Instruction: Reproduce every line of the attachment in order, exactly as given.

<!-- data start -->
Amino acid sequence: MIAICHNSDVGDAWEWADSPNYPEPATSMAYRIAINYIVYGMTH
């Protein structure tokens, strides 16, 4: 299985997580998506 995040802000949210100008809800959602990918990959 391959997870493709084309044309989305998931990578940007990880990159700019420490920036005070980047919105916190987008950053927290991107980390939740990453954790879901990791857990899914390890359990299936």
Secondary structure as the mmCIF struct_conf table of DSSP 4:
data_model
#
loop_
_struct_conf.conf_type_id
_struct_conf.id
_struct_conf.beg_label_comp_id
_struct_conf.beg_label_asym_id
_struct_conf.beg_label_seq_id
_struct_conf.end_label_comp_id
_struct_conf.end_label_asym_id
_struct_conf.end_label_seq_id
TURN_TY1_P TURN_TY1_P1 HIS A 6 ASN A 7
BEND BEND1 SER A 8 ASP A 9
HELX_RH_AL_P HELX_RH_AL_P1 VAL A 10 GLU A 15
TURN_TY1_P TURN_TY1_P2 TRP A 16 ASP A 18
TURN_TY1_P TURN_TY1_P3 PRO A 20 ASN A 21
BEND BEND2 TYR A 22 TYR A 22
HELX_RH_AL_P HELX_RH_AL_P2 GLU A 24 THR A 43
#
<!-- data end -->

Amino acid sequence: MIAICHNSDVGDAWEWADSPNYPEPATSMAYRIAINYIVYGMTH
């Protein structure tokens, strides 16, 4: 299985997580998506 995040802000949210100008809800959602990918990959 391959997870493709084309044309989305998931990578940007990880990159700019420490920036005070980047919105916190987008950053927290991107980390939740990453954790879901990791857990899914390890359990299936």
Secondary structure as the mmCIF struct_conf table of DSSP 4:
data_model
#
loop_
_struct_conf.conf_type_id
_struct_conf.id
_struct_conf.beg_label_comp_id
_struct_conf.beg_label_asym_id
_struct_conf.beg_label_seq_id
_struct_conf.end_label_comp_id
_struct_conf.end_label_asym_id
_struct_conf.end_label_seq_id
TURN_TY1_P TURN_TY1_P1 HIS A 6 ASN A 7
BEND BEND1 SER A 8 ASP A 9
HELX_RH_AL_P HELX_RH_AL_P1 VAL A 10 GLU A 15
TURN_TY1_P TURN_TY1_P2 TRP A 16 ASP A 18
TURN_TY1_P TURN_TY1_P3 PRO A 20 ASN A 21
BEND BEND2 TYR A 22 TYR A 22
HELX_RH_AL_P HELX_RH_AL_P2 GLU A 24 THR A 43
#